So, in addition to the fake-identity problem outlined above, Twitter has an extra, very large problem — the rapid spread of misleading information (see Shao et al., The spread of fake news by social bots). As Ferrara et al. (The rise of social bots) have noted:
These bots mislead, exploit, and manipulate social media discourse with rumors, spam, malware, misinformation, slander, or even just noise. This may result in several levels of damage to society.
It is obvious that emotions are contagious in the social media; and Twitter bots seem to be particularly active in the early spread of viral claims, hoaxes, click-bait headlines, and fabricated reports. A recent article from the Media Insight Project discusses How millennials get news: inside the habits of America’s first digital generation, and it is now clear that the social media are of prime importance. So, the contagious spread of emotive false news is a really big issue.

As an aside, it is worth pointing out that this Twitter phenomenon is not actually new, it is simply magnified these days. In the old days, it was the internet newsgroups that were the primary online mechanism for spreading commentary. One classic example of their effect was the furore that arose over the 1994 release of the original flawed Intel Pentium microprocessor (see The Pentium Chip story: an internet learning experience). Intel did not anticipate the speed of the news spread, nor deal with it effectively.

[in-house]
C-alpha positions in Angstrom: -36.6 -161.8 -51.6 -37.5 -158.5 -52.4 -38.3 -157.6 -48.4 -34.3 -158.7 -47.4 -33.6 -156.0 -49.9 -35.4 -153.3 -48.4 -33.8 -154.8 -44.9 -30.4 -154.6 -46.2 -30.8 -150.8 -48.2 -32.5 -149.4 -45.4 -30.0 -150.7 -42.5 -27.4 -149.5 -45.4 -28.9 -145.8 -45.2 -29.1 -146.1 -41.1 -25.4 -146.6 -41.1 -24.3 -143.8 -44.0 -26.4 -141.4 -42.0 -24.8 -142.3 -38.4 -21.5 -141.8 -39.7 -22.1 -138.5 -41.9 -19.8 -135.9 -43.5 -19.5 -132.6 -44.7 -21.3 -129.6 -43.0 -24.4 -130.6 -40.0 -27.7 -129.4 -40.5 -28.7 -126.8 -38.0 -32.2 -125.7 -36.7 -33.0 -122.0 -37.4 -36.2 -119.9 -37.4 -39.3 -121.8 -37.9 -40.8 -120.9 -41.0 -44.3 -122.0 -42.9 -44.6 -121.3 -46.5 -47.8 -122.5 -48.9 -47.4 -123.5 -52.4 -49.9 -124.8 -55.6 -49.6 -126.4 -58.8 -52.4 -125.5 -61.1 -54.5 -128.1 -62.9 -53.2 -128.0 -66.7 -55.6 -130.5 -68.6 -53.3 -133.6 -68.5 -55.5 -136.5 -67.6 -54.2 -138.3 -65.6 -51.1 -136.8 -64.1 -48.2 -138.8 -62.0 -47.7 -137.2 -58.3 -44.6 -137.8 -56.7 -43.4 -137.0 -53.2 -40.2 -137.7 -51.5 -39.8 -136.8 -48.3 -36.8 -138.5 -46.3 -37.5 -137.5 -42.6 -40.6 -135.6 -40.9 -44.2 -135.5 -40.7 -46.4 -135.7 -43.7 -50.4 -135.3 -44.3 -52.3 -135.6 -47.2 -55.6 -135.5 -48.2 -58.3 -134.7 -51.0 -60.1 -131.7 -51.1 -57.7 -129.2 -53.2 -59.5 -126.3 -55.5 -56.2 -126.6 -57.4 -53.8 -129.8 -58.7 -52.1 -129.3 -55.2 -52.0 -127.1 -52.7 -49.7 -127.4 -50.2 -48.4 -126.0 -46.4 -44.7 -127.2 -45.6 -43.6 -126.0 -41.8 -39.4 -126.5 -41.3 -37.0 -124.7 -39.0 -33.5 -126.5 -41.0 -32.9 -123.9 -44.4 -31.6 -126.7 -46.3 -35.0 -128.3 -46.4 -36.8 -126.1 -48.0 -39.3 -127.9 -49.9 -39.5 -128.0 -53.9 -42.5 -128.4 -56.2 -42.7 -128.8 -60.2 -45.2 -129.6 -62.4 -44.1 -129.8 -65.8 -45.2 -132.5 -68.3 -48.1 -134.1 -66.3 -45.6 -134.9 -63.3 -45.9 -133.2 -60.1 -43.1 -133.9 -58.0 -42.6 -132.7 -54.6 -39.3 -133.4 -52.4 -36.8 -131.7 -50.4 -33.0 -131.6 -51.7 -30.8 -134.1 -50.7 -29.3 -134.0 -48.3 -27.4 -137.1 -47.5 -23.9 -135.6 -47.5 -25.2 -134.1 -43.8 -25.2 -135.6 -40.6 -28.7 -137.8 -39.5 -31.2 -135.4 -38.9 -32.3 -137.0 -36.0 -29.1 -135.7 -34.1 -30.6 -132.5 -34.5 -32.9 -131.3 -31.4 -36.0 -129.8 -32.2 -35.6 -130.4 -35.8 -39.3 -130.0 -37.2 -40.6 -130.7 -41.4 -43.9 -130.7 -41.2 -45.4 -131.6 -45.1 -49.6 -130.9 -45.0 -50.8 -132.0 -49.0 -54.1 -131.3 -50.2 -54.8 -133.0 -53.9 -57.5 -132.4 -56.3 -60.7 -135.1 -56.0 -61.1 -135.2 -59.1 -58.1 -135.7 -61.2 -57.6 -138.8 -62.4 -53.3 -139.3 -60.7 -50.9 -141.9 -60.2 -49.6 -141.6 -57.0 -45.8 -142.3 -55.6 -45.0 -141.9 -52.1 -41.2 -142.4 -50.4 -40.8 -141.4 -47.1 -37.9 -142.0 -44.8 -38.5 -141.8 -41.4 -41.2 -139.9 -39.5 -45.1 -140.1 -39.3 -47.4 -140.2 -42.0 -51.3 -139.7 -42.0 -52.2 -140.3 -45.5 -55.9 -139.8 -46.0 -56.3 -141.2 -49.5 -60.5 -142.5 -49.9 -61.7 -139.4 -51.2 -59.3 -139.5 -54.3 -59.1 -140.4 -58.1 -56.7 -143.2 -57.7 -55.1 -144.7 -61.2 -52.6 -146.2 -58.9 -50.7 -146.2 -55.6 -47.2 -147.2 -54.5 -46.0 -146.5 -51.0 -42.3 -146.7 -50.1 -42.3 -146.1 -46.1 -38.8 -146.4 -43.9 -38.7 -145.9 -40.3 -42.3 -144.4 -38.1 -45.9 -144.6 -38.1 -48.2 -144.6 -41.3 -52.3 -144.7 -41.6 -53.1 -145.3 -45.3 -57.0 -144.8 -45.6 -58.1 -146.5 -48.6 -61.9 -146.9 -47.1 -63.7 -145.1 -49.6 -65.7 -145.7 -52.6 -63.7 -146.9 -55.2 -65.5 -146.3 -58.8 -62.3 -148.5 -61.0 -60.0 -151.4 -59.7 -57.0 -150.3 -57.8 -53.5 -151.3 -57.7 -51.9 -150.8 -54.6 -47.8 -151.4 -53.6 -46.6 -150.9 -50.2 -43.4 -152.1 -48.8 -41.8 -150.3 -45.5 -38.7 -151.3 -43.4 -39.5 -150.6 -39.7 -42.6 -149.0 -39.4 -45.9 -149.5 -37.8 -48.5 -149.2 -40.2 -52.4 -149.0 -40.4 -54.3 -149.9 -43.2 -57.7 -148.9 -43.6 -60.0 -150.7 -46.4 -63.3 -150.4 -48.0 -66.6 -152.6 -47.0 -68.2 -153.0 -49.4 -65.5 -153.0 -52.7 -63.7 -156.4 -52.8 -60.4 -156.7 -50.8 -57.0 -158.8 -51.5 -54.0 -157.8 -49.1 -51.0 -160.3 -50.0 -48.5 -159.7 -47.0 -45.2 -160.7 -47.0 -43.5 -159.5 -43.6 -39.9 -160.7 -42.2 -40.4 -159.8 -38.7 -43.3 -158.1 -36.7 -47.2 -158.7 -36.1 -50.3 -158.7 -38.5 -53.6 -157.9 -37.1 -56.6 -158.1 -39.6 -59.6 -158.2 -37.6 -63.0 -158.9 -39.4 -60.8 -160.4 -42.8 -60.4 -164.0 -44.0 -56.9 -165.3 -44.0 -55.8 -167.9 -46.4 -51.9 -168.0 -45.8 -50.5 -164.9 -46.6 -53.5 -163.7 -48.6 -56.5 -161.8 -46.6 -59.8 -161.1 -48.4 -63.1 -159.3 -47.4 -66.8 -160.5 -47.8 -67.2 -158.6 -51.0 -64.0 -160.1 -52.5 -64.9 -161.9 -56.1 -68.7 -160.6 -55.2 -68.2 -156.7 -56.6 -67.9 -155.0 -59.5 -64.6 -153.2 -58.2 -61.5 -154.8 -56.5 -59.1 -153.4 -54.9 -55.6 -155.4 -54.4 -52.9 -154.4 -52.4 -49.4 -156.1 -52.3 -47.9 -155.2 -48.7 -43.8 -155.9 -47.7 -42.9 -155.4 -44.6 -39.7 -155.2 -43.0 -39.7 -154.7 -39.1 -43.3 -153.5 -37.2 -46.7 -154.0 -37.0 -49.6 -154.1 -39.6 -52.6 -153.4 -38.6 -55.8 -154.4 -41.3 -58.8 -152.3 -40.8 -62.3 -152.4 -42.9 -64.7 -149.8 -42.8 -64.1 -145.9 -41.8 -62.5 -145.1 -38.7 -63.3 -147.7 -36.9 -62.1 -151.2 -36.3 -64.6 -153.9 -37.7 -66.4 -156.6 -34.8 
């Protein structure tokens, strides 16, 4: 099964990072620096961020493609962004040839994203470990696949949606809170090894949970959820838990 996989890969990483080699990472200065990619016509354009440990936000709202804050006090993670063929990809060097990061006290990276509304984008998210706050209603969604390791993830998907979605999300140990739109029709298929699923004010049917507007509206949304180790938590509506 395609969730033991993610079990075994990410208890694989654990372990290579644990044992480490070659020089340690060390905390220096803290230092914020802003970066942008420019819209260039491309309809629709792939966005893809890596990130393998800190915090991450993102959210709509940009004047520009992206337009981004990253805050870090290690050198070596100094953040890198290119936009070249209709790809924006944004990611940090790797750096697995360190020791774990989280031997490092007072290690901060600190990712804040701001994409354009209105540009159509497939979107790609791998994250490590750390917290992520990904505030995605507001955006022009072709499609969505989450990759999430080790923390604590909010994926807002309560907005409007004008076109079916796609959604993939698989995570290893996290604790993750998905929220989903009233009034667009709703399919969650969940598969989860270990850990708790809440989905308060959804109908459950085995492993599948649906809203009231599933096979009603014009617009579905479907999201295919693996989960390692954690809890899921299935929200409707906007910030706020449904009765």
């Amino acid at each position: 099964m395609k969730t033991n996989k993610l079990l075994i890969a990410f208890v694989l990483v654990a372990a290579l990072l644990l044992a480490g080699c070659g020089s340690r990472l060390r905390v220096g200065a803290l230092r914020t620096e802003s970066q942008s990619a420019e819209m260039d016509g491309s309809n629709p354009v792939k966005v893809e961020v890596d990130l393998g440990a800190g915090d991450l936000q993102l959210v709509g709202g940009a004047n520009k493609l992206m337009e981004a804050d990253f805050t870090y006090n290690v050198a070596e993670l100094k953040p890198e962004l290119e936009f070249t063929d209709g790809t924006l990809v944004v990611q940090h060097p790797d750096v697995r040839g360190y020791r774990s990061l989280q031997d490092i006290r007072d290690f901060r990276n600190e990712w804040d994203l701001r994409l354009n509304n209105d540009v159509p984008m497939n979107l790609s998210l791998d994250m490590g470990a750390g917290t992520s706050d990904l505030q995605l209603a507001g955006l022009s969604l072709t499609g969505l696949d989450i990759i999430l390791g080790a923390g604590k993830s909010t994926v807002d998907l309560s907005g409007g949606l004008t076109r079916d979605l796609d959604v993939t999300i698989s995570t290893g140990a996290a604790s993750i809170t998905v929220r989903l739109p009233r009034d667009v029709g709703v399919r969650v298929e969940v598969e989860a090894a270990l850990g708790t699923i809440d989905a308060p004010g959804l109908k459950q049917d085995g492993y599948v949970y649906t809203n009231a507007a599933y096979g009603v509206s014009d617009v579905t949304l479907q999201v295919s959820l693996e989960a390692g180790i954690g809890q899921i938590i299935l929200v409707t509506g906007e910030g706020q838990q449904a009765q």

However, our primary concern in this blog post is with the serious alteration of social media analytics that comes from the presence of Twitter bots. What worth is the following of your wine or winery on Twitter? How much of it comes from automated accounts? Once again, the use of Big Data becomes problematic when we cannot rely on its authenticity.


Instagram is apparently the favorite social media of many wine professionals. However, this post is already long enough, so I will skip any detailed discussion here. Instead, you can read: How bots are inflating Instagram egos. The issue is the basically the same thing I have been discussing — biased metrics arise from inflated "likes" created by bad bots.